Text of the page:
Diversity

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DIVERSITY ON THE PRAIRIE: IMMIGRANTS IN ILLINOIS

 

 

It was the presence of the immigrants that gave much of the flavor to Illinois towns. Every railroad town might have its Maple Street, but not all had a Saengerbund or a Schuetzenfest.

Identical in the conglomerate - houses designed by builders instead of architects, city hall, saloon, slum - the cities of Illinois individually had personality shaped by the people who lived there. Much of that personality was the same from town to town in the post-Civil War years: Calvinist morals, Republican politics, optimism. But interspersed in the sameness were the Amish of Arcola, the English settlement of Albion, the German intelligencia of Belleville, the Swedes of Galesburg.

Immigrants enlarged the work force that sped industrialization, the consumers who supported the economy, and the cultural diversity that lifted the state out of tedium. Without them there could have been no Second City, no Chicago the Giant - for by 1890, they totaled 77.9 percent of the city's population.

The importance of Illinois as a destination of immigrants, and the importance of that group to the state, is also clearly shown by the fact that although immigrants accounted for 20 percent of the state's population from 1870 to 1900, they made up only 15 percent of the national population in 1870 and 13 percent in 1900.

In 1890 German-born Illinoisans formed some 9 percent of the state's total population; and when Chicago's German contingent gained approval for closing all city offices in honor of the Kaiser's birthday in 1893, the Czech paper Denni Hlasatel sardonically suggested that the Bohemians should demand the same honor for Jan Amos Commenious Day.

Throughout downstate, communities of ethnic groups gathered in the midst of old-line settlers, and the Springfield Illinois State Journal, for example, noted a "Swede theater" and two German-language newspapers in Galesburg in 1871. By 1898 Joliet had become the center of the Austrian population of the country and the headquarters of the Carnolian Slavonic Catholic Union.

Of the work force in Chicago in 1890, 55 percent was foreign-born. The skilled trades were dominated by the Germans and Scandinavians while the Irish found employment in plumbing, horseshoeing, rolling mills, packing houses, and glue factories. Governor Fifer had told the General Assembly in 1889 that Illinois "offers far better opportunities for the laboring man than any other place." Nineteenth-century boosterism continued the flow of Germans, Irish, and Scandinavians into the state; by the last decade of the century, they were joined by increasing numbers of Eastern and Southern Europeans: Bohemians and Austro-Hungarians, Polish, Russians, and Italians, crowding mostly into Chicago or the mining towns of downstate Illinois.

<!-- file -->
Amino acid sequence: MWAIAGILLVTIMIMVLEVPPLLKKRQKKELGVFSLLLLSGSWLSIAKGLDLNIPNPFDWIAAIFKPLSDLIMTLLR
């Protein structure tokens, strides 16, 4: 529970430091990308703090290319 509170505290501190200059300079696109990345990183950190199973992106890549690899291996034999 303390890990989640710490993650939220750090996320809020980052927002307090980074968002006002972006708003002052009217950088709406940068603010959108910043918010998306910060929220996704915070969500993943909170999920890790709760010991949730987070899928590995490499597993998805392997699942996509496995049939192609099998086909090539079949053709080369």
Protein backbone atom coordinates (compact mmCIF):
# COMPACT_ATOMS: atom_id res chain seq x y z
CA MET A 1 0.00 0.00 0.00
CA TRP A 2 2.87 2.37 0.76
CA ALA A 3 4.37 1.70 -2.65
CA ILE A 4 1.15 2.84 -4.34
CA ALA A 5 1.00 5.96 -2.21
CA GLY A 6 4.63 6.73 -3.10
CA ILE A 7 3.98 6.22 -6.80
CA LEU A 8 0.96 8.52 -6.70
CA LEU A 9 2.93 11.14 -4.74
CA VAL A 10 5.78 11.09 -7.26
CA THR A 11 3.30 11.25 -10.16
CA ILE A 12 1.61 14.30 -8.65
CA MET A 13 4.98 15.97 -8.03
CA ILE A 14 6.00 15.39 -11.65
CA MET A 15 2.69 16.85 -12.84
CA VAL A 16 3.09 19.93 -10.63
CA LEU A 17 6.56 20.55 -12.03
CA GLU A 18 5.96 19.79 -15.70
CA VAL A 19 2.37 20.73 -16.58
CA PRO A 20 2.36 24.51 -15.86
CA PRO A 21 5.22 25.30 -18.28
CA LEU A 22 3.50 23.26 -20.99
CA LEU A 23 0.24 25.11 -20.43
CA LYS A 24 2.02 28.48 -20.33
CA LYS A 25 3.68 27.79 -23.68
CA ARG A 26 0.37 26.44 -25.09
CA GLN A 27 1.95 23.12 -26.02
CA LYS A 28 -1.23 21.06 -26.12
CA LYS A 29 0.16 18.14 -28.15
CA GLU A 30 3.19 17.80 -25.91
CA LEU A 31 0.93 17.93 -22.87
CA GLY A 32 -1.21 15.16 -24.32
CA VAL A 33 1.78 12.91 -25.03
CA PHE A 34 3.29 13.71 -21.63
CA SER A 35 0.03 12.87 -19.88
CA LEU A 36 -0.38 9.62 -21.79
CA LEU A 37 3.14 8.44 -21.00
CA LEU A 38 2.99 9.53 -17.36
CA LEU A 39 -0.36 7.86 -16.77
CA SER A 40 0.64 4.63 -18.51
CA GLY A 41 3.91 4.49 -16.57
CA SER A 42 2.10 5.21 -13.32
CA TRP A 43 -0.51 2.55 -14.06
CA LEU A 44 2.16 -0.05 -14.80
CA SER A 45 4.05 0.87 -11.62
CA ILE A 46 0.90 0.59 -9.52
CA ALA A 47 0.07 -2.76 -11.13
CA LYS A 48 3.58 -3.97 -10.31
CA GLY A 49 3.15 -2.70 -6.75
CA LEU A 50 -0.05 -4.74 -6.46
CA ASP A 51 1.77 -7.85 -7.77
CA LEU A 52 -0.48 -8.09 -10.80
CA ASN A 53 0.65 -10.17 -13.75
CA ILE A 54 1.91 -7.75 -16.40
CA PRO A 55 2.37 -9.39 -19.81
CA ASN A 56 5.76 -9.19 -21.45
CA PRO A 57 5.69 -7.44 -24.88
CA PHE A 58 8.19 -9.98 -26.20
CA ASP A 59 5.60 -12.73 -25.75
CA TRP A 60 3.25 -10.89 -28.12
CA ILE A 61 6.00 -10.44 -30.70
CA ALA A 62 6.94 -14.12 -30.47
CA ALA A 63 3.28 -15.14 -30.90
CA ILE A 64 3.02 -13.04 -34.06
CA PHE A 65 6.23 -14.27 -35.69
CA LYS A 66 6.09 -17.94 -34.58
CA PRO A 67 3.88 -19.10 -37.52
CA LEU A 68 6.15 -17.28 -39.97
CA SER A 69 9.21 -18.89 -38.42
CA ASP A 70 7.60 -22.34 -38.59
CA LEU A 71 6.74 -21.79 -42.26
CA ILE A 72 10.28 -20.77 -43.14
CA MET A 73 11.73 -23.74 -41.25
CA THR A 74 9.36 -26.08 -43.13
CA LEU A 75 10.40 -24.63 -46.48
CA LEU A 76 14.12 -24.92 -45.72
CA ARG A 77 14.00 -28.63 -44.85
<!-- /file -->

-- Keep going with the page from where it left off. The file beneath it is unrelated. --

Native Illinoisans met the newcomers with ambivalent feelings. "Progress" and "growth," two bywords of the time, demanded new people to work the land and man the factories, new buyers to feed the exploding real-estate business. In 1880, the Chicago Times reported "one thousand tickets have been sent from Streator, this year, to bring immigrants from the old country."

Those who encouraged the immigrant (and hoped to exploit him), however, met a solid wall of defensive parochials who saw the increased work force as a threat to their financial security, and the strange dress and customs of the foreigners as a threat to the sanctity of their cultural institutions. In 1870, for example, when the Chinese population of Illinois was .003 percent of the state's population, 300 Belleville citizens had petitioned Congress "to take some action against Chinese Coolies." Like it or not, the immigrant stream which continued unabated until World War I added immeasurably to the character of present-day Illinois.

 

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